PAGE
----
We often hear about rising rates of interest but it is not always easy to comprehend what the impact of that will be. Even if we have a basic understanding, whether this will impact us personally and in what way, can be a bit of a mystery.
What does an Interest Rate Rise Mean
When we hear that interest rates have gone up, it means that the Bank of England have increased their base rate. This is the rate that they lend money to banks. Therefore, if these rates go up and banks pay more to borrow, it means that they will pass this cost on to people who borrow from them. As banks can make more money for lending, they may also be able to pay more interest out on savings as well. The impact of rising interest rates may spread beyond borrowing and saving as well.
Impact on Loans
When the base rate goes up, the banks will find borrowing is more expensive and will often pass that cost on. If you have a loan with a fixed rate of interest, you will not see a price hike. However, once that fixed rate ends you will find that borrowing will cost you more. You may have paid off the loan so it will not matter, but often fixed rates as part of a mortgage are only for a relatively short term and so will end before the mortgage term ends and you will have to start paying more. Fixed rate deals will increase as well as variable rates and it is likely that most types of borrowing will get more expensive. The dearer types, such as pay day loans and credit cards may not go up if the base rate increases are small, as they are already charging very high amounts and making good profits. But it is likely that cheaper loans, such as personal loans and mortgages will go up. If rates keep going up or increase a lot, then you would expect all borrowing to be impacted and to get more expensive.
Impact on Savings
The impact on savings tends to be more delayed. You will often find that almost as soon as interest rate increases come into effect that loans will go up. However, savings rates tend not to go up so quickly. Often, they will not change with a small rate increase or there will be a delay and possibly an increase that is less than the rate increase. It is wise to look at what is available though, as rates will vary between banks and building societies and some may raise even if the accounts you hold do not. You may also find that rates raise for accounts where you have to tie up your money or where rates are fixed for a period and it could be worth taking a look at these to see whether it will benefit you to move your money. Obviously if you have to keep your money tied up, then you need to be confident that you will not need it in the meantime and that the rate will remain competitive even if base rates rise more. If savings rates do increase, this will encourage more people to save money rather than to spend it, as they will be getting some benefit from keeping it in a bank. This reduction in spending will cause shops to keep their prices low to try to encourage people to buy and this will keep inflation at a lower level (Inflation is measure of price increases).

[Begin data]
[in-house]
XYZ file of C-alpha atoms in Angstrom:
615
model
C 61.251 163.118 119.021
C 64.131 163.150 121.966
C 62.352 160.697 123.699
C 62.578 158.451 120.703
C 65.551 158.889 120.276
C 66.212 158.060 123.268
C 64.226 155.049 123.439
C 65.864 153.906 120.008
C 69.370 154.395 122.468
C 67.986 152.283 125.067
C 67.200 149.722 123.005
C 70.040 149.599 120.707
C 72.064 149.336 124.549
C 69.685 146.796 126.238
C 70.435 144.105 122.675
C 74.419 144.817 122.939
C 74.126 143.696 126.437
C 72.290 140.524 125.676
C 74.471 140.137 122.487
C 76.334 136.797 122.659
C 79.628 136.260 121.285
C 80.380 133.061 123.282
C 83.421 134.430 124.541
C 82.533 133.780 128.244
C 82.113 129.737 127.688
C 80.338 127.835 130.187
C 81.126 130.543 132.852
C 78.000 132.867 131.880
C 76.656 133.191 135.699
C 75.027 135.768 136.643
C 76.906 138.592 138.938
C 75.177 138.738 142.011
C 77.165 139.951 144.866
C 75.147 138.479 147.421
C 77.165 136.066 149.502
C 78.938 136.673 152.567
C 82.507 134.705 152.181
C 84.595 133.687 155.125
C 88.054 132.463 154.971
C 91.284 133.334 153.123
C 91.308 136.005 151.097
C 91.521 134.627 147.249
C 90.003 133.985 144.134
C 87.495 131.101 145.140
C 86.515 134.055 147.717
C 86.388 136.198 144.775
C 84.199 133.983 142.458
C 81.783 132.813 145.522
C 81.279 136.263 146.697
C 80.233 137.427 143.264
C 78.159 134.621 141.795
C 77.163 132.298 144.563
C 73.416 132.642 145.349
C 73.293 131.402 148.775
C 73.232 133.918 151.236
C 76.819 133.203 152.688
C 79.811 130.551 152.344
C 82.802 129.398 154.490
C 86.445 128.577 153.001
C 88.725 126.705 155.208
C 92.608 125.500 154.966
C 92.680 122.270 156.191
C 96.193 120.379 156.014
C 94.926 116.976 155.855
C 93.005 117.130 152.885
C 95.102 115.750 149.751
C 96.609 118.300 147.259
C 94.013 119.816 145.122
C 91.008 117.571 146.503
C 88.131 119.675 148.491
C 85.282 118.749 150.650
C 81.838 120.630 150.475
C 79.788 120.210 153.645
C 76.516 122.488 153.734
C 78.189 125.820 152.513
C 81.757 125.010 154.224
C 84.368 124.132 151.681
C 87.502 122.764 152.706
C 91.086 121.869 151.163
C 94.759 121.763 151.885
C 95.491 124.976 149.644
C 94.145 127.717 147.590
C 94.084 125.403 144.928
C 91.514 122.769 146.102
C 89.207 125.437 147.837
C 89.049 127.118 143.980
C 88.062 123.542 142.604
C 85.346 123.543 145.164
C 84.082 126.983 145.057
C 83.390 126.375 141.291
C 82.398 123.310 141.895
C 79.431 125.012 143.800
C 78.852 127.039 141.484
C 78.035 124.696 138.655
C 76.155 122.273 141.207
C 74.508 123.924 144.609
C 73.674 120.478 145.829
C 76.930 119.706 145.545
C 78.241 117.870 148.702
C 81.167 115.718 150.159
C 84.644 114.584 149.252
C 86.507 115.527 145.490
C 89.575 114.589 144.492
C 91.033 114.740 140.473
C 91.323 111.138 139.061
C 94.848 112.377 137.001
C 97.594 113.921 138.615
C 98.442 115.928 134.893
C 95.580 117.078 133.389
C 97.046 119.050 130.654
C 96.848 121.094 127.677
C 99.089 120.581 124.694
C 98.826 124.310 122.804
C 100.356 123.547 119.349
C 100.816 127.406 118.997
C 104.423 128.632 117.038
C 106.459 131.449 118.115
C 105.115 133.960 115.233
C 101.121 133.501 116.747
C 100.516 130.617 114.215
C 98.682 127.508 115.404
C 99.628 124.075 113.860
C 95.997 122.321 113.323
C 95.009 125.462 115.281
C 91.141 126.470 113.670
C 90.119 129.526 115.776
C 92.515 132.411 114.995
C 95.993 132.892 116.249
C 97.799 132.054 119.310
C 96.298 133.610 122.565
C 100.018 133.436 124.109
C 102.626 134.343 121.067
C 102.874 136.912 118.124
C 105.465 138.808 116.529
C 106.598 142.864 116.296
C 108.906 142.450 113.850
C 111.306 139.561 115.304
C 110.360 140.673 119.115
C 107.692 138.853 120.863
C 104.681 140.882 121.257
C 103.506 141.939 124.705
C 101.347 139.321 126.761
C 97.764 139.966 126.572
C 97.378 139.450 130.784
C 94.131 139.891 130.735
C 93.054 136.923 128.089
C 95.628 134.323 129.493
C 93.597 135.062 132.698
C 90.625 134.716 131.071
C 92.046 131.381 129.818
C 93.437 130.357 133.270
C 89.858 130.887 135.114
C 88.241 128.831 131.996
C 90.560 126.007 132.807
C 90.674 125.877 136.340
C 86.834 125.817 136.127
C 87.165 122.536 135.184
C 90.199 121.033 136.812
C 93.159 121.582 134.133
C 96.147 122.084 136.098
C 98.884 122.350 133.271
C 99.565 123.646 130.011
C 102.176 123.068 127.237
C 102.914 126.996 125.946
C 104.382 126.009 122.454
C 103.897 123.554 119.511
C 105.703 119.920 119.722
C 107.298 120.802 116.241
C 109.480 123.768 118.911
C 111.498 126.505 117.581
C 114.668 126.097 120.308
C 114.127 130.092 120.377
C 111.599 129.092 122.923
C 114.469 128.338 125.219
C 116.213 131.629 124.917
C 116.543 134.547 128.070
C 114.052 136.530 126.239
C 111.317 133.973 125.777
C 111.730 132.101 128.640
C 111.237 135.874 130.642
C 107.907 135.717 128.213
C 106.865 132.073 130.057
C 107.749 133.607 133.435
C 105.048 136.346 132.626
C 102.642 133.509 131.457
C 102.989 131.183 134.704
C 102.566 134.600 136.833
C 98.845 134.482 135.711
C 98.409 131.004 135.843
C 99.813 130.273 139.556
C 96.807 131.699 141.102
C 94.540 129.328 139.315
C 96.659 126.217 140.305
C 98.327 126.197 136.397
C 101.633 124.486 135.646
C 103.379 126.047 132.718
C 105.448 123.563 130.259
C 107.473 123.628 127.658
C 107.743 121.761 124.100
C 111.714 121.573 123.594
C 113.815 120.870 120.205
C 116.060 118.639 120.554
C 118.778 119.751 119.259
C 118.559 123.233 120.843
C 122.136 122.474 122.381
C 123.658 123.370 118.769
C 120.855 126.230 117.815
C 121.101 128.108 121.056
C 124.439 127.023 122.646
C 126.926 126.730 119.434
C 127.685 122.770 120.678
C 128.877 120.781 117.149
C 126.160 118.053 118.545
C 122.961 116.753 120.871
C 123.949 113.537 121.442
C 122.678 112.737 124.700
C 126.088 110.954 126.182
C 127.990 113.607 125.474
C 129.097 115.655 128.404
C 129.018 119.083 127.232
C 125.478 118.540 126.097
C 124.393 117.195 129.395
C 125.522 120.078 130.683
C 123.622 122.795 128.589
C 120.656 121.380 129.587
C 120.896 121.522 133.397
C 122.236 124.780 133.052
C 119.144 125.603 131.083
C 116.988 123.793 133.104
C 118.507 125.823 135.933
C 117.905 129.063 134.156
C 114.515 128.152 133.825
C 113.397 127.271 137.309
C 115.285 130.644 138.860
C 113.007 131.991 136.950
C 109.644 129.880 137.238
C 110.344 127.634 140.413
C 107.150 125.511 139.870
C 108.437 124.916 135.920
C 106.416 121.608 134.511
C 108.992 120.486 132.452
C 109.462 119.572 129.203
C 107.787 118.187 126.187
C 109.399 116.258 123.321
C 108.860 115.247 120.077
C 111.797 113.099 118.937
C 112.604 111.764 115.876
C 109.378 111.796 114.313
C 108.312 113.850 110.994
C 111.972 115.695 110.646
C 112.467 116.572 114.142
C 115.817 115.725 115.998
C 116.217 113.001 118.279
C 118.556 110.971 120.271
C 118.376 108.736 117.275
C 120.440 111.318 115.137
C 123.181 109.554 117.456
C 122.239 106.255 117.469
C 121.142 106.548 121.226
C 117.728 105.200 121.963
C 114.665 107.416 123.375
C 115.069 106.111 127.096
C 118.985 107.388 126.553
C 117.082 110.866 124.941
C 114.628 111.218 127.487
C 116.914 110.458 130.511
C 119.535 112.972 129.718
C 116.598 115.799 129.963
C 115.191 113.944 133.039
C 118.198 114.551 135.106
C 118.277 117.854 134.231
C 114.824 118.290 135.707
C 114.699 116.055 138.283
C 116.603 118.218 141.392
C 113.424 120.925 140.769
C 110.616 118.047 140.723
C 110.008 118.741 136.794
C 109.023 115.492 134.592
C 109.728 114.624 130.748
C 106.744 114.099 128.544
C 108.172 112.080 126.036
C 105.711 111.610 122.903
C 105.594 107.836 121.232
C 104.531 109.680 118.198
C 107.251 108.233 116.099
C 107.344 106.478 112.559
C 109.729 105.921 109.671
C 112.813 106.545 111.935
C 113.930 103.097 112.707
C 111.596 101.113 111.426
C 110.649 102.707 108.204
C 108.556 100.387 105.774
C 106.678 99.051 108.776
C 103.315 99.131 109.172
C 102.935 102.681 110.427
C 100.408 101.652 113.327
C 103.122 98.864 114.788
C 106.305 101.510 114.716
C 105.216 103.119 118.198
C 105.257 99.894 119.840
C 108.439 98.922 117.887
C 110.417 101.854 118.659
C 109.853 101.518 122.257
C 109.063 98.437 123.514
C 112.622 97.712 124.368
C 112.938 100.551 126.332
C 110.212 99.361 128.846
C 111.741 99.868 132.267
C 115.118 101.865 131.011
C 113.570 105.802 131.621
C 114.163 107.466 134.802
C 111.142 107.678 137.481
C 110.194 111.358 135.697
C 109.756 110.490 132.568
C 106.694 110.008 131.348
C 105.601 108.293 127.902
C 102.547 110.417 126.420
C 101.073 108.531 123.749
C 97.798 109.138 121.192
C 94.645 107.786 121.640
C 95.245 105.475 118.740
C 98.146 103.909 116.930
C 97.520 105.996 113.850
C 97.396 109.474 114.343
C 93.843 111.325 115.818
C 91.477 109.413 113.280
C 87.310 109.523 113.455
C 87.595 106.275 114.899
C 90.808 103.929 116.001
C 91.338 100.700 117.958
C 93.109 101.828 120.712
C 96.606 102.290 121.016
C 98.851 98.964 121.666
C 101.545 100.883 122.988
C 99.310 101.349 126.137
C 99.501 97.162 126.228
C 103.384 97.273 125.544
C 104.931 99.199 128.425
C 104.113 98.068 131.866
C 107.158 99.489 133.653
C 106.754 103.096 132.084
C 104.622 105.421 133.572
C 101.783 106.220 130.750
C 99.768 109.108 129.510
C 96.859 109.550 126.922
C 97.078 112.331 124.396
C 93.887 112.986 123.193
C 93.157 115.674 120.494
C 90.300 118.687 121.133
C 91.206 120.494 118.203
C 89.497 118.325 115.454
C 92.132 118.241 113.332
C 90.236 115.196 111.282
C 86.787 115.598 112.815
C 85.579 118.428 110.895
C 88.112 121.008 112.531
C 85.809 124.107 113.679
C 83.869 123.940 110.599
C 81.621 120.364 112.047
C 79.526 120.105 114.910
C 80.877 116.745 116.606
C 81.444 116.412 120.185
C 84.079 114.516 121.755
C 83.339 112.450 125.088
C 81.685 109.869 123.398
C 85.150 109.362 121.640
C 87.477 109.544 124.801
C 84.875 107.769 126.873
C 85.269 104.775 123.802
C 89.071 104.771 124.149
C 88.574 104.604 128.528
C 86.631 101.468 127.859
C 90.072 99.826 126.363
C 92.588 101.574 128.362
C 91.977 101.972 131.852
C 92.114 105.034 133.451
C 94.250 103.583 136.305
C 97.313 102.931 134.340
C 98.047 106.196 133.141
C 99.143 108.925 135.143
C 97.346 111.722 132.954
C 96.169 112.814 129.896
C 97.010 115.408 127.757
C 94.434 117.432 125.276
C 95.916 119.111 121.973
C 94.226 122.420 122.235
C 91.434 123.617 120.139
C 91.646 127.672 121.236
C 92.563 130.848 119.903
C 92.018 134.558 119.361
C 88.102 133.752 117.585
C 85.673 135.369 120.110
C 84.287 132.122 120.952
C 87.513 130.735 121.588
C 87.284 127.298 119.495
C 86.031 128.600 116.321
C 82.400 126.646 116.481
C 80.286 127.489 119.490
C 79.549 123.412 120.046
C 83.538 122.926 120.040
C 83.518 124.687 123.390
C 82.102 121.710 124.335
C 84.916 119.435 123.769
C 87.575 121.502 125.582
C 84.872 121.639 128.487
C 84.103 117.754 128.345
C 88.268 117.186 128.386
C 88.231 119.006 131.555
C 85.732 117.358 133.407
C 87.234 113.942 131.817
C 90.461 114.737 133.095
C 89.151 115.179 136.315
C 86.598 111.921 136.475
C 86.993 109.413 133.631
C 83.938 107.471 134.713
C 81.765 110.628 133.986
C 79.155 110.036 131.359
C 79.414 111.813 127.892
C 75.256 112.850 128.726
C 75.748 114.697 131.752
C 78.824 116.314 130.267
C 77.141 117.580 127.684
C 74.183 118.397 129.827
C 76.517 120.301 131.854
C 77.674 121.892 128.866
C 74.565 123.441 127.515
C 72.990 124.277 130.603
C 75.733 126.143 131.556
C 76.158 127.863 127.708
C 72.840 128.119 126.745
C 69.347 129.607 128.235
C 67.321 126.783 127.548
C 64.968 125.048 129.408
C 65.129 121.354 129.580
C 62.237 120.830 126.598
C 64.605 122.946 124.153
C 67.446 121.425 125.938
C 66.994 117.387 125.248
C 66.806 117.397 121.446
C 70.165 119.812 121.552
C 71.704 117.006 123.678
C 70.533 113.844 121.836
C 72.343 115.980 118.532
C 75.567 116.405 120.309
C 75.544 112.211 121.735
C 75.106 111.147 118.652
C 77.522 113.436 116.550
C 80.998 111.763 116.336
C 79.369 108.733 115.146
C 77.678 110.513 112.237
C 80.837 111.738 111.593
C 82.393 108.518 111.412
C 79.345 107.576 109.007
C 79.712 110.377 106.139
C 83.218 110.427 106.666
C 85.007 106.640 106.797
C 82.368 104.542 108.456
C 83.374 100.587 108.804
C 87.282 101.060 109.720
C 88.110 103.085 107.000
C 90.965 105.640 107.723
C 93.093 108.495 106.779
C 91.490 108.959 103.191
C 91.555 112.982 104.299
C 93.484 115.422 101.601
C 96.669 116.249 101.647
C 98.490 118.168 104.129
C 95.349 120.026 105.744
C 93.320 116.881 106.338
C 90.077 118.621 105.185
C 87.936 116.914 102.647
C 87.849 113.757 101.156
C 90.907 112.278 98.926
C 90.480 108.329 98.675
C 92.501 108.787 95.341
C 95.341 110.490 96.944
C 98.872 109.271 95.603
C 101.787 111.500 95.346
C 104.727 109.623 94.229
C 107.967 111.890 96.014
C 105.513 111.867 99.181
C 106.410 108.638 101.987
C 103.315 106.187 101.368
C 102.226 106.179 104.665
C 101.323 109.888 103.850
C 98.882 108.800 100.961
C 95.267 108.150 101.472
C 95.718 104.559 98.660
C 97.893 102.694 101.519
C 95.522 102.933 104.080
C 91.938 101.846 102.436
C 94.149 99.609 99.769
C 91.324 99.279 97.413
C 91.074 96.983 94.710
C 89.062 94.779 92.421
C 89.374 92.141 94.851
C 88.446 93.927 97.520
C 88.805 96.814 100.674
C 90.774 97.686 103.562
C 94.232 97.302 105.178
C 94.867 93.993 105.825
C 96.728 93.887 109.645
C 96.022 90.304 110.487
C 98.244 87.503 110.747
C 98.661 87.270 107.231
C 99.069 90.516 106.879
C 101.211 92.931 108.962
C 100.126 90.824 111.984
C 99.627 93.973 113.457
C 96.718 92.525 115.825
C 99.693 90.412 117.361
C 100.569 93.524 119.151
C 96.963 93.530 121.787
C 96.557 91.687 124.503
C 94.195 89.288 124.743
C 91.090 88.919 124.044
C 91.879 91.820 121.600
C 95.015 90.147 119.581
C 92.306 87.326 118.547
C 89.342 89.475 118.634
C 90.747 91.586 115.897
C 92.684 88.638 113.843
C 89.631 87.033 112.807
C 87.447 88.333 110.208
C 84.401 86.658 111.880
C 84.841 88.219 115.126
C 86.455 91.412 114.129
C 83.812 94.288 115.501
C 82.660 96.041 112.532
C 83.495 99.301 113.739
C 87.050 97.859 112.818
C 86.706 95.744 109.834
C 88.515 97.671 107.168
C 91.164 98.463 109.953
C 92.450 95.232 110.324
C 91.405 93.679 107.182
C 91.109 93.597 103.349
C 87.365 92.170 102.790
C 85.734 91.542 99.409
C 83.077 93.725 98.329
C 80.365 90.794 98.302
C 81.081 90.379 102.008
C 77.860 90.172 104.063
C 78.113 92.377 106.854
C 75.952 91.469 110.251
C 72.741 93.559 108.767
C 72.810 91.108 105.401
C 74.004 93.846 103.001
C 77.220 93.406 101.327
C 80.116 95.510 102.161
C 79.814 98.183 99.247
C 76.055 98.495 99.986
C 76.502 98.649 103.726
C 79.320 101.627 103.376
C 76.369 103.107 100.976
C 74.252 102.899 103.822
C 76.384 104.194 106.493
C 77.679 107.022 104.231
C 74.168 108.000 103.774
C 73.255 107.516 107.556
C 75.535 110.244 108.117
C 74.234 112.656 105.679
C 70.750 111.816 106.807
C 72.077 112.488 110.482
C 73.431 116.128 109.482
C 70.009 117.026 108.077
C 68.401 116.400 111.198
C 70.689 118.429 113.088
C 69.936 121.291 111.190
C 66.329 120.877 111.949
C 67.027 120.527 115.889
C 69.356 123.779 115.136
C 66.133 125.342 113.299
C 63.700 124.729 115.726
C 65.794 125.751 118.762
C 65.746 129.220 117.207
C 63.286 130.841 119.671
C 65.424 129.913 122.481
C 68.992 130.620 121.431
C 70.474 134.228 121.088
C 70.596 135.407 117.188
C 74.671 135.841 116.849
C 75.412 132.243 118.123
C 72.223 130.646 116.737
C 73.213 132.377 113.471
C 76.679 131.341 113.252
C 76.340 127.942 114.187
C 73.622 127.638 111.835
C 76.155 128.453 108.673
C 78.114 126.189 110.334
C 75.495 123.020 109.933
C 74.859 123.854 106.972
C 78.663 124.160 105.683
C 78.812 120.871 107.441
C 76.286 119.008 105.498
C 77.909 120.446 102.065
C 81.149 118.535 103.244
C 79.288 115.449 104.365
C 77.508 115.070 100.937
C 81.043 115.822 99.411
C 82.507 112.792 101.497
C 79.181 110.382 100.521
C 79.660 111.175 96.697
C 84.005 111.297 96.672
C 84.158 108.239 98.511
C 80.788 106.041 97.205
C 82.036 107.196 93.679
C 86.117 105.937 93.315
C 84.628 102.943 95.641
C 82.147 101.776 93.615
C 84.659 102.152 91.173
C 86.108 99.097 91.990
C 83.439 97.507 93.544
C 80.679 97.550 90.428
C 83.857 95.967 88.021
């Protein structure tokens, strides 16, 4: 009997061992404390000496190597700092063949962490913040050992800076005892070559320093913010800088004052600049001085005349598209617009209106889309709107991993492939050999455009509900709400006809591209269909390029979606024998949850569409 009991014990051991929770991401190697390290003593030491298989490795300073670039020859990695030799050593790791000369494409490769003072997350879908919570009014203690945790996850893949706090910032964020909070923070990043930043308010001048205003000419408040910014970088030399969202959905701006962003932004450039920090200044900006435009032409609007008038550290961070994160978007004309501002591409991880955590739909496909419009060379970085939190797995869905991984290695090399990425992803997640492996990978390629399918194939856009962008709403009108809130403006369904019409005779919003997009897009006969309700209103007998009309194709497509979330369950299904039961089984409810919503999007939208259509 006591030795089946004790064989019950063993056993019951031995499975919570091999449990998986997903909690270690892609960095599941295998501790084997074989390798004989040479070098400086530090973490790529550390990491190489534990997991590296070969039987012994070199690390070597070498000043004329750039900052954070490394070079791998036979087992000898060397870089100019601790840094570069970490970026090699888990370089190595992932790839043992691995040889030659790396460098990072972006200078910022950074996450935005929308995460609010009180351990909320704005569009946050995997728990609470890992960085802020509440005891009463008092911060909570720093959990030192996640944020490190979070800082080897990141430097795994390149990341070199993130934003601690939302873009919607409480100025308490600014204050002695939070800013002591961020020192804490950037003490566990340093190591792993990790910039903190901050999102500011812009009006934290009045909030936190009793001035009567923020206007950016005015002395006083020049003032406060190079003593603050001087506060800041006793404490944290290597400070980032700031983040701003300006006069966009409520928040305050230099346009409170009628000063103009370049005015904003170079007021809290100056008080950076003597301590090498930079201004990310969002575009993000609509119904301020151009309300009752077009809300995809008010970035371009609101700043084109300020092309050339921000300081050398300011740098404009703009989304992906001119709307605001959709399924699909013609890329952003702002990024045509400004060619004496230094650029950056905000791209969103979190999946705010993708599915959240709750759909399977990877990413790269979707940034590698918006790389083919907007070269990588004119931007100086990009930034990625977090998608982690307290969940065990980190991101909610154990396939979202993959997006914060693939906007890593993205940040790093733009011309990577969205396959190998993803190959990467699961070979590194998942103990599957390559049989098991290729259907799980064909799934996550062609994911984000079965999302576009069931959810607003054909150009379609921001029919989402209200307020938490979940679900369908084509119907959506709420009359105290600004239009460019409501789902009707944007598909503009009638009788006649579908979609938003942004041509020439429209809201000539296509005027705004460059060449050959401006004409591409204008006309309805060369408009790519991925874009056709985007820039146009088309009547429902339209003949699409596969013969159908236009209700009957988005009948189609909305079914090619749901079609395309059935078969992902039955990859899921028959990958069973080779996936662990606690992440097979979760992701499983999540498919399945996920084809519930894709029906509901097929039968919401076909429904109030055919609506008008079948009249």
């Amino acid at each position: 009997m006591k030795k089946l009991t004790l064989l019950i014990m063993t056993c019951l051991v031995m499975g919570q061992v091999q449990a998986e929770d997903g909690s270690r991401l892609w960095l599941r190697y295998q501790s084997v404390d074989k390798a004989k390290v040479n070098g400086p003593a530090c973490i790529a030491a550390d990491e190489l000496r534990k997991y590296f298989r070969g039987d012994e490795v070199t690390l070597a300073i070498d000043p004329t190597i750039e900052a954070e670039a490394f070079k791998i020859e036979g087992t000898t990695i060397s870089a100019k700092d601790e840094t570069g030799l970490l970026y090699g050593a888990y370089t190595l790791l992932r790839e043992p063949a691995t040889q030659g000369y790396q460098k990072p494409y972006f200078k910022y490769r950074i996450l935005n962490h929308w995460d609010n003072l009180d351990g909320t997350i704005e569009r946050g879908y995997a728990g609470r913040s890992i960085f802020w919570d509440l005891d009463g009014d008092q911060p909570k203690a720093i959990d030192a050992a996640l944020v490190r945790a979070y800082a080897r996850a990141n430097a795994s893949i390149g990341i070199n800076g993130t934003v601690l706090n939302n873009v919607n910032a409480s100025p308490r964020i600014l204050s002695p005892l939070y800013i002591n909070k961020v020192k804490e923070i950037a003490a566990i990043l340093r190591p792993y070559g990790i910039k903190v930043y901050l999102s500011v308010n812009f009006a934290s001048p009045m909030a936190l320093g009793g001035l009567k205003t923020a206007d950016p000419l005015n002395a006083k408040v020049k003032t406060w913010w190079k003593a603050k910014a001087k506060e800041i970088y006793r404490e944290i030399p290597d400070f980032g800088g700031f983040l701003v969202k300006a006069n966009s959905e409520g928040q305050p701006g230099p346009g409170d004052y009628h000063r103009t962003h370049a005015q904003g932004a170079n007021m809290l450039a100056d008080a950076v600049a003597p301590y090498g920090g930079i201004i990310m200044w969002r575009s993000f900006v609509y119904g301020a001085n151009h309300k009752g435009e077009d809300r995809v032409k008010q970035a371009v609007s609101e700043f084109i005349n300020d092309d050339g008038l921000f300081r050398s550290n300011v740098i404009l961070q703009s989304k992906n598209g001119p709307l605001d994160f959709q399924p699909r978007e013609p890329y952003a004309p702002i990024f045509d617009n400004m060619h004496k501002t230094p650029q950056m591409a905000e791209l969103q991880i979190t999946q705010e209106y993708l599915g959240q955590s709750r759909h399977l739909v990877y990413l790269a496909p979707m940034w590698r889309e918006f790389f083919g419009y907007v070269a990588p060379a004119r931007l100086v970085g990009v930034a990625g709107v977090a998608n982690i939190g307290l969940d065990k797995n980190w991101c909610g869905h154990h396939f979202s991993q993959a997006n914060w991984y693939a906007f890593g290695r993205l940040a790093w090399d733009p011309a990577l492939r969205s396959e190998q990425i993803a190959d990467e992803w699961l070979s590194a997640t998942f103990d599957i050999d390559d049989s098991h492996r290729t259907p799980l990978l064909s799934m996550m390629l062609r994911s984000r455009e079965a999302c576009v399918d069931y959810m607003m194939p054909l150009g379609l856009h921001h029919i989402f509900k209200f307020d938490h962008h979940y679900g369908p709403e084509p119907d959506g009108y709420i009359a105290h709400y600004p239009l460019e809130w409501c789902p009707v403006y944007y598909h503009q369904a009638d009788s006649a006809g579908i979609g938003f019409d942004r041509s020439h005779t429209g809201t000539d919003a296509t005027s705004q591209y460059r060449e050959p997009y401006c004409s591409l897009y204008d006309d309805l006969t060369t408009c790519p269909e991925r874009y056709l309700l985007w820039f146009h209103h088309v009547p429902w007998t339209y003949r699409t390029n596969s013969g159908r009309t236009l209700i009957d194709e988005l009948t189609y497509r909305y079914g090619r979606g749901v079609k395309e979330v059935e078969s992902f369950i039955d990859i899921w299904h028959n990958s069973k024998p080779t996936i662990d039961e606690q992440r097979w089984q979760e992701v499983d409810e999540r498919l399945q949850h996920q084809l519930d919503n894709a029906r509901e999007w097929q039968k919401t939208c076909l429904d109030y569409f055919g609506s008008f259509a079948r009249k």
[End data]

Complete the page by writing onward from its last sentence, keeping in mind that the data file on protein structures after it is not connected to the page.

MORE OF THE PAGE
Impact on Other things
A rise in interest rates will impact lots of other things as well. Lots of companies borrow money and so the cost of their loans will go up and they may pass those costs onto their customers. This means that prices could rise as a result but this could be balanced out by the fact that most people will have less money to spend, due to their loans being more expensive so prices will need to be kept low for them to still buy things. The idea of an interest rate rise is usually to prevent inflation rising too quickly by limiting the number of items people can afford to buy. By increasing their loan costs, they will be less likely to borrow so will have less money to spend and they will need more money to repay the loans they have, also reducing their ability to spend. It can be quite complicated!
The government will pay more for borrowing and this might mean that they put up taxes or that they will reduce the amount of services that they provide. They may just decide not to expand the services that they are providing. They may just borrow more money anyway, depending on what is happening and what they need to finance. They may not make changes like this and the impact may be quite small on you as an individual but it is worth being aware that changes could come in.
If you have savings then, the rate rise could benefit you but if you have loans it is unlikely to. However, the more general impact could also effect you even if you do have savings, so you may not benefit as much as you hope. However, if changes are very small, then it may not have a very big impact on you at all. If changes are big, then this could have much more of an impact and it is worth preparing your finances if this is likely to happen by paying off your loans if you can and saving more money.